When Sochi was announced as a venue FIDE only announced the total match budget of $3 million. According to Agdestein, the prize fund in Sochi is 8.5 million NOK (1.04 million euros), roughly half the sum at stake in Chennai last year. 60 percent goes to the winner and 40 percent to the loser. Agdestein commented:
The amount is much lower than it has been for several matches. We would like it to be as high as for the last match.
Team Carlsen is also concerned that despite receiving contracts, they have still yet to receive any guarantees from FIDE. Agdestein told Dagbladet:
There are many things that need to fall into place quickly. What is important for us is to find out whether it’s 100 percent certain that the World Championship match will take place in Sochi. FIDE claims it is, but we don’t know. For example, we need a confirmation that the organiser has paid the deposit.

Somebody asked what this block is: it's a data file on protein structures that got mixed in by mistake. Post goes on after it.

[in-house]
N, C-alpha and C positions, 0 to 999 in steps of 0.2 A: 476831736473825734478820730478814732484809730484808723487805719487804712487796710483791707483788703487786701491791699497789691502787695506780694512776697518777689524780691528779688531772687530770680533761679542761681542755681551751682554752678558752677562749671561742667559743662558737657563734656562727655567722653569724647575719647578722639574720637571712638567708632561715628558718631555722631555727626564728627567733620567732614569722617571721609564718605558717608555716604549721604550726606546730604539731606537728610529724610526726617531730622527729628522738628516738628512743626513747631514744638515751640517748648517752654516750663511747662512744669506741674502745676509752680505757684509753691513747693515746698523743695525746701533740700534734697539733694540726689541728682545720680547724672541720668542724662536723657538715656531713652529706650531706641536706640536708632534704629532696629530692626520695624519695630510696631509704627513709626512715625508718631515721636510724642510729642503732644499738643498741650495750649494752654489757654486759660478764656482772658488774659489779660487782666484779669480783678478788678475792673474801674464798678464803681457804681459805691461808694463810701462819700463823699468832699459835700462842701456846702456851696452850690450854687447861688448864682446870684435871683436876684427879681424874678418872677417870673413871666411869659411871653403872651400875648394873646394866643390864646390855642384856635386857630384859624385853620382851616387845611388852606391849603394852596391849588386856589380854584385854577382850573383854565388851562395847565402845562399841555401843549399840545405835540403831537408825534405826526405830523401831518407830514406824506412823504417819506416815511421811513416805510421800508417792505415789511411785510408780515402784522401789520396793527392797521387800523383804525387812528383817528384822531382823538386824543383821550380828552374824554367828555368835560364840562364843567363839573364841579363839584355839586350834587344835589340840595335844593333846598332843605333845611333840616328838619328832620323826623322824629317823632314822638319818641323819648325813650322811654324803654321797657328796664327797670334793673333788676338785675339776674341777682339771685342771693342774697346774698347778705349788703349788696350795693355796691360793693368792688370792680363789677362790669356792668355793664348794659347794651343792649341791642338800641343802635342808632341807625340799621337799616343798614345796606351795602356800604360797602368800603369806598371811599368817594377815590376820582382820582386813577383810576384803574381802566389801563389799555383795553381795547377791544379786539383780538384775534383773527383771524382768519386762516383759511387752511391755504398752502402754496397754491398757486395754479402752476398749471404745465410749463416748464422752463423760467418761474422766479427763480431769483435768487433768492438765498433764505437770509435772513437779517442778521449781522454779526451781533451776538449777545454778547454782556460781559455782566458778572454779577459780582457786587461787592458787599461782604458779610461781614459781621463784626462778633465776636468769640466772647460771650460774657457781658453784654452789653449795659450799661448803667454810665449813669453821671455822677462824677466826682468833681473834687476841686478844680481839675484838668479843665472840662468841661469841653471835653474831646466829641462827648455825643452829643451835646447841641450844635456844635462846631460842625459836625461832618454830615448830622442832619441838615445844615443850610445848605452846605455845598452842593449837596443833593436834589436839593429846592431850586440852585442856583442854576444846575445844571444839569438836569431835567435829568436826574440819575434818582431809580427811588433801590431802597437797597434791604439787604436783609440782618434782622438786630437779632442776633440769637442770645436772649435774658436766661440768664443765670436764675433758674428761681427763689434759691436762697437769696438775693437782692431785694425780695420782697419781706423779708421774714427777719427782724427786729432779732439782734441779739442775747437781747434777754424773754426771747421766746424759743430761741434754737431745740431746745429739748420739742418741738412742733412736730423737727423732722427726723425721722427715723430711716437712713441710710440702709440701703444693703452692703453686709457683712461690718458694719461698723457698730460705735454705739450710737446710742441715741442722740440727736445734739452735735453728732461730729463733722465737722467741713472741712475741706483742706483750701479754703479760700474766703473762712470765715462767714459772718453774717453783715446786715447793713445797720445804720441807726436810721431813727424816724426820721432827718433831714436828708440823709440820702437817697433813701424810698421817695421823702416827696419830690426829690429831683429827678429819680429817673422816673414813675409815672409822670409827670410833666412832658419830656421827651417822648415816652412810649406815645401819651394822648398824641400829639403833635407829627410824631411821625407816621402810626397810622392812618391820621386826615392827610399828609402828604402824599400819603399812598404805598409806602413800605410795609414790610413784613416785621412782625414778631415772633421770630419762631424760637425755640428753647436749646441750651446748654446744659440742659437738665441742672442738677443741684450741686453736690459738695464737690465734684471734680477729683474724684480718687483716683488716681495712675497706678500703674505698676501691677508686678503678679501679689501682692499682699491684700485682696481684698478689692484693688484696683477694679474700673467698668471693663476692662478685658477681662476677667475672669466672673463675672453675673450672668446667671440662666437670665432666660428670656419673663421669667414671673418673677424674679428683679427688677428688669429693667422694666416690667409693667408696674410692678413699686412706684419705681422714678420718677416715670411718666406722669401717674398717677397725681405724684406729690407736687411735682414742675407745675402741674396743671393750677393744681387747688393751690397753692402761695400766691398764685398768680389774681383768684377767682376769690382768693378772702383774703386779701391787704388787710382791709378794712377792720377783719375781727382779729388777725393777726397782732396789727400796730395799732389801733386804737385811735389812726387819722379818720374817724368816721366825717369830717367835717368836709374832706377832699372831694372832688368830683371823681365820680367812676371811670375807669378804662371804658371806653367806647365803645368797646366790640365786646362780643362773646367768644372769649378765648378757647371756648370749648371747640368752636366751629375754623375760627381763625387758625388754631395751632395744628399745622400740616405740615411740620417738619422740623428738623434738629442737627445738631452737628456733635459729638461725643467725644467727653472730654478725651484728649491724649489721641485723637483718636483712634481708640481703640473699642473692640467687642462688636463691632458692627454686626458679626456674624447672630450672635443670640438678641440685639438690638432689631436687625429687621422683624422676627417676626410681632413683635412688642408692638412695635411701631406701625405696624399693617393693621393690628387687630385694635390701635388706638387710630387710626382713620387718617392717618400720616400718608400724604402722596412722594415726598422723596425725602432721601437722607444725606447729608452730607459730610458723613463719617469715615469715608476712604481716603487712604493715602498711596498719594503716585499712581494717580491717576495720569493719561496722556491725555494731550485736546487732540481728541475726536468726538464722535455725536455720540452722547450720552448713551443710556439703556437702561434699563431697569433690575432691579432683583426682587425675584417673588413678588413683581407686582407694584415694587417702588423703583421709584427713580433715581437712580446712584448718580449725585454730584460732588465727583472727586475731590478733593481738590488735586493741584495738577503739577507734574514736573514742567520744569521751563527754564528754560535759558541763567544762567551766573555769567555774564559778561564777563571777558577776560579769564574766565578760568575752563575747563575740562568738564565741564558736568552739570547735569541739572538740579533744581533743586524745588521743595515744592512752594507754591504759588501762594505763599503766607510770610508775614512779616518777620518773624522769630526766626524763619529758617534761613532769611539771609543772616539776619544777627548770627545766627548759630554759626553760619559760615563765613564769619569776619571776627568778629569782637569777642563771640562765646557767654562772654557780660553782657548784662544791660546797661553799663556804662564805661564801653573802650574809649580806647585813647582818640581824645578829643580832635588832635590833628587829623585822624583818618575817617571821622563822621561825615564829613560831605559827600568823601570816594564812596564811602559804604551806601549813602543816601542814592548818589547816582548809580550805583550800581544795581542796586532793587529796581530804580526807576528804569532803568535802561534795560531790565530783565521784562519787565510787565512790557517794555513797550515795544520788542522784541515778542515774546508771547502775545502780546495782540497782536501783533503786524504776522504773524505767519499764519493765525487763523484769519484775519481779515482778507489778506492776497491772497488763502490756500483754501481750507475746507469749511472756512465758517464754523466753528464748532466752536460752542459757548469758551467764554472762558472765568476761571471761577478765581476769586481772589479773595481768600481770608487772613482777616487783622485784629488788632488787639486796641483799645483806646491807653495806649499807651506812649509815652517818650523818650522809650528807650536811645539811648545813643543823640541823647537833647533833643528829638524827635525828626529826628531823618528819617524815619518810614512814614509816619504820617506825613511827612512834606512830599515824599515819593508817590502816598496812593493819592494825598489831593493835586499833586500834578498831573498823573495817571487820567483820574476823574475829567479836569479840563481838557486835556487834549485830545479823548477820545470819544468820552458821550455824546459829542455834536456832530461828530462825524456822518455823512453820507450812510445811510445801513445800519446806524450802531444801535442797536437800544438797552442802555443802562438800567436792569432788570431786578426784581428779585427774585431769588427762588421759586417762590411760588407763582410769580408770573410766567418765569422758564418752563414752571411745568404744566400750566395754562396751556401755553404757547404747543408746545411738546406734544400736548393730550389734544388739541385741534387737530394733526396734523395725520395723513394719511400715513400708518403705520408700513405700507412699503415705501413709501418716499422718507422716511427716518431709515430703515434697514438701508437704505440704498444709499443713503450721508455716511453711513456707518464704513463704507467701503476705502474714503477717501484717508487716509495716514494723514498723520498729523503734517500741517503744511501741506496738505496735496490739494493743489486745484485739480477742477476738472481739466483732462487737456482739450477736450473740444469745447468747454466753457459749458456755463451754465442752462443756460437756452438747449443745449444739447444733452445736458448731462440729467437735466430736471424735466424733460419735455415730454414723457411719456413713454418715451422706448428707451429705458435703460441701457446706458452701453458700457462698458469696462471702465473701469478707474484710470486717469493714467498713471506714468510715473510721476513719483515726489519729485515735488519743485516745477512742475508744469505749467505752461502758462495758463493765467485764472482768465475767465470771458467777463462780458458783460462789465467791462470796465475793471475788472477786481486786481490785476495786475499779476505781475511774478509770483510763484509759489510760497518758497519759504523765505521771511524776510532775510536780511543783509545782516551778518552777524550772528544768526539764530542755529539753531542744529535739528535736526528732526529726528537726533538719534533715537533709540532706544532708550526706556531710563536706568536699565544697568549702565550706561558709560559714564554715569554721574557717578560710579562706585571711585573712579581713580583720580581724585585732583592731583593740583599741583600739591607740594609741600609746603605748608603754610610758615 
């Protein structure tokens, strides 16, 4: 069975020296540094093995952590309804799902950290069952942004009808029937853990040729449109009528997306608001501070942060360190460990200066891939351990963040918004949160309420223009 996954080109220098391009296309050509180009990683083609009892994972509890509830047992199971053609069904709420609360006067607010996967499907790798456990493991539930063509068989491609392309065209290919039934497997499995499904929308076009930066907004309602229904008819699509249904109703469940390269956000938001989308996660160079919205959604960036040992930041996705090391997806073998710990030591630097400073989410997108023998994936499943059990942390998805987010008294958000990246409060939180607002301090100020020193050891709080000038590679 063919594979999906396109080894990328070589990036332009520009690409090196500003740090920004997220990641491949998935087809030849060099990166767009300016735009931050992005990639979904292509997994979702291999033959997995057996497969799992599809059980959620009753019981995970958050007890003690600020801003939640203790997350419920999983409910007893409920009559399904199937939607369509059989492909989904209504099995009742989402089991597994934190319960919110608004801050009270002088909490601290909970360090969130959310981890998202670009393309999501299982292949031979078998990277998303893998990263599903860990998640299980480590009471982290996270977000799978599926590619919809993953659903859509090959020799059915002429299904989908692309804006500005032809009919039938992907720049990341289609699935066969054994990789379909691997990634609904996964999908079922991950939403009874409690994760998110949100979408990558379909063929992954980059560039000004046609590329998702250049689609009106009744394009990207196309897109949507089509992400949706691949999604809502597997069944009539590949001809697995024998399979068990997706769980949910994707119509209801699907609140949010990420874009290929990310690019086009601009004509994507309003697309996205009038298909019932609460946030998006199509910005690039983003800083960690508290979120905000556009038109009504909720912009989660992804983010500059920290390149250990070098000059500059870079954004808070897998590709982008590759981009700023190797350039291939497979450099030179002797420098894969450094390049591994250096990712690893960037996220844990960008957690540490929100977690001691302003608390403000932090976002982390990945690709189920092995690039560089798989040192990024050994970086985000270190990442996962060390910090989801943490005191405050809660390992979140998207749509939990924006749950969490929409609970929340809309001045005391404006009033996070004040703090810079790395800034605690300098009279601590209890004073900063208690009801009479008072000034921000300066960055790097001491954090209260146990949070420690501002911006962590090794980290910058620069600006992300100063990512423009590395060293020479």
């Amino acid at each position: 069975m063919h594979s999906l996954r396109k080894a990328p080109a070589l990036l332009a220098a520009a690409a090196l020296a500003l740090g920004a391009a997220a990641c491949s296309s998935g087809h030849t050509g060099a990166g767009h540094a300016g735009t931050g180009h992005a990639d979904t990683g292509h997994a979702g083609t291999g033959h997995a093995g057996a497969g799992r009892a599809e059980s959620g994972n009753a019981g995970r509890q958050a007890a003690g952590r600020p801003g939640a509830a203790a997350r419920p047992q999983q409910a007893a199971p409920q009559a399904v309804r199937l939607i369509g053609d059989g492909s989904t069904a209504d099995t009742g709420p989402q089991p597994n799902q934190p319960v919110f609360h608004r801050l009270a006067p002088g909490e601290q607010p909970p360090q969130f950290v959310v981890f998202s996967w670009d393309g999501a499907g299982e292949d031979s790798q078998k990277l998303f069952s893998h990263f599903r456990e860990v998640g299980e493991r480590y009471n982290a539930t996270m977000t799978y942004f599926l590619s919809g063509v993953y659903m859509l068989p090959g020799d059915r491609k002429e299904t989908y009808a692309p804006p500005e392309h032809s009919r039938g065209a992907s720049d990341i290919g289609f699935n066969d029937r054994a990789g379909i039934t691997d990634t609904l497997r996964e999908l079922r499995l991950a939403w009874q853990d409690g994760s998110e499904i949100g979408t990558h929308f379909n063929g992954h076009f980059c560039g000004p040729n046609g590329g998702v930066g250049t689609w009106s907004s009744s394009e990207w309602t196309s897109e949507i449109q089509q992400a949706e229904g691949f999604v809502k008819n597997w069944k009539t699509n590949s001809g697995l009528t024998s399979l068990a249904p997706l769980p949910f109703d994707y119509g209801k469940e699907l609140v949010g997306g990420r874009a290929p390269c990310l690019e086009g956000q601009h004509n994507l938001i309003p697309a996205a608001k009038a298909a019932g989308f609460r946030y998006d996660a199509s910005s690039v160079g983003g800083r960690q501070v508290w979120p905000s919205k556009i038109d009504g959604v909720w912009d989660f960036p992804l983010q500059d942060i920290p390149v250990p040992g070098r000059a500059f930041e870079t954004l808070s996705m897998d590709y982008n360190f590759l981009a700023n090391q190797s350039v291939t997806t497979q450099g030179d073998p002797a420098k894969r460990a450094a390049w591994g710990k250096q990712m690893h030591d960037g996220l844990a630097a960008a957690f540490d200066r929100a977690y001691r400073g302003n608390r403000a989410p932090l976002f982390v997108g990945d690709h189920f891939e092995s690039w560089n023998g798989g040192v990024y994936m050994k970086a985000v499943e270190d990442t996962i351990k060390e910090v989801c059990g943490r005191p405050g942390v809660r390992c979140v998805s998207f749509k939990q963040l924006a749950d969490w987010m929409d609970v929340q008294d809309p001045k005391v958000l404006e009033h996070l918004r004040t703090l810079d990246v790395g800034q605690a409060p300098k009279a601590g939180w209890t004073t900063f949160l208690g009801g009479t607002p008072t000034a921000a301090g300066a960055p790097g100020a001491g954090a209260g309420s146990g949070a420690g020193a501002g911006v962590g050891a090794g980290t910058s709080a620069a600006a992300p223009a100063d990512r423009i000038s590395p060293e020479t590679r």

Agdestein also revealed to Dagbladet that one of the issues being discussed is a cut from the TV rights for the match. FIDE previously owned the rights, but Team Carlsen fears that the rights will now be sold too easily to Russia’s state broadcaster without getting what could be a substantial amount. They will now try to secure their cut.
It will become much more relevant if there's a significant income from it. Even if the interest is very good, we don’t know that yet. It’s up to FIDE to commercialise this.
FIDE own the marketing rights. Normally the TV rights would be a matter between them and the organisers. I know there is great interest from TV stations, but we won’t get a cut if we don't try to negotiate a deal.